5% of proceeds from the sale of the above product will go toward getting Brian a decent haircut for once. Honestly. 9% will go toward shoes. 50% will go toward miscellaneous. 9% of the remainder will go toward relaxation, which could encompass anything from a spin around town to an outdoor barbecue at Brian's brother's house in Stanardsville (both gas and the ice-cream cake that Brian usually supplies).
You have been reading essays by the Drug War Philosopher, Brian Quass, at abolishthedea.com. Brian is the founder of The Drug War Gift Shop, where artists can feature and sell their protest artwork online. He has also written for Sociodelic and is the author of The Drug War Comic Book, which contains 150 political cartoons illustrating some of the seemingly endless problems with the war on drugs -- many of which only Brian seems to have noticed, by the way, judging by the recycled pieties that pass for analysis these days when it comes to "drugs." That's not surprising, considering the fact that the category of "drugs" is a political category, not a medical or scientific one.
A "drug," as the world defines the term today, is "a substance that has no good uses for anyone, ever, at any time, under any circumstances" -- and, of course, there are no substances of that kind: even cyanide and the deadly botox toxin have positive uses: a war on drugs is therefore unscientific at heart, to the point that it truly qualifies as a superstition, one in which we turn inanimate substances into boogie-men and scapegoats for all our social problems.
The Drug War is, in fact, the philosophical problem par excellence of our time, premised as it is on a raft of faulty assumptions (notwithstanding the fact that most philosophers today pretend as if the drug war does not exist). It is a war against the poor, against minorities, against religion, against science, against the elderly, against the depressed, against those in pain, against children in hospice care, and against philosophy itself. It outlaws substances that have inspired entire religions, Nazifies the English language and militarizes police forces nationwide.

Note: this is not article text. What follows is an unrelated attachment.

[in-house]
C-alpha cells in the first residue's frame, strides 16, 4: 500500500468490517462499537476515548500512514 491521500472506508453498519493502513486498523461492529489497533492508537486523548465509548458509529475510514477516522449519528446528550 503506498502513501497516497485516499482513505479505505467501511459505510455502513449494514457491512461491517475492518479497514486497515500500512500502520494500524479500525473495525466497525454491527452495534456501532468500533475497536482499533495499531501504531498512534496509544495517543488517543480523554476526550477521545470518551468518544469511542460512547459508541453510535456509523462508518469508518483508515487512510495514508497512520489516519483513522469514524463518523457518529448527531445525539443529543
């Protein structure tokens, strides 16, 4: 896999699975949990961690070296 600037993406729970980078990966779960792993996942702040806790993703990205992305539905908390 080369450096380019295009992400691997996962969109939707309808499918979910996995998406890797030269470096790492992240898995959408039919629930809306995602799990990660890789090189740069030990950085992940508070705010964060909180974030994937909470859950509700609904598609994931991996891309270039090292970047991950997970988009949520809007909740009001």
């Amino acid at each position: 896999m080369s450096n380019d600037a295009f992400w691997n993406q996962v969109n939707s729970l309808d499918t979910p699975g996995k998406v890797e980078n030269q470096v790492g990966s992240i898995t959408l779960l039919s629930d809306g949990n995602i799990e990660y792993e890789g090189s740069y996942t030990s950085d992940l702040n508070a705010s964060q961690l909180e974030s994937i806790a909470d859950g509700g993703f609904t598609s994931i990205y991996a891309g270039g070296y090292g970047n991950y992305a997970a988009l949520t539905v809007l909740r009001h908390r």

It bans the substances that inspired William James' ideas about human consciousness and the nature of ultimate reality. In short, it causes all of the problems that it purports to solve, and then some, meanwhile violating the Natural Law upon which Thomas Jefferson founded America. (Surely, Jefferson was rolling over in his grave when Ronald Reagan's DEA stomped onto Monticello in 1987 and confiscated the founding father's poppy plants.)
If you believe in freedom and democracy, in America and around the world, please stay tuned for more philosophically oriented broadsides against the outrageous war on godsend medicines, AKA the war on drugs.
PS The drug war has not failed: to the contrary, it has succeeded, insofar as its ultimate goal was to militarize police forces around the world and help authorities to ruthlessly eliminate those who stand in the way of global capitalism. For more, see Drug War Capitalism by Dawn Paley. Oh, and did I mention that most Drug Warriors these days would never get elected were it not for the Drug War itself, which threw hundreds of thousands of their political opposition in jail? Trump was right for the wrong reasons: elections are being stolen in America, but the number-one example of that fact is his own narrow victory in 2016, which could never have happened without the existence of laws that were specifically written to keep Blacks and minorities from voting. The Drug War, in short, is a cancer on the body politic.
Rather than apologetically decriminalizing selected plants, we should be demanding the immediate restoration of Natural Law, according to which "The earth, and all that is therein, is given to men for the support and comfort of their being." (John Locke)
Andrew, Christopher "The Secret World: A History of Intelligence" 2019 Yale University Press
Aurelius, Marcus "Meditations" 2021 East India Publishing Company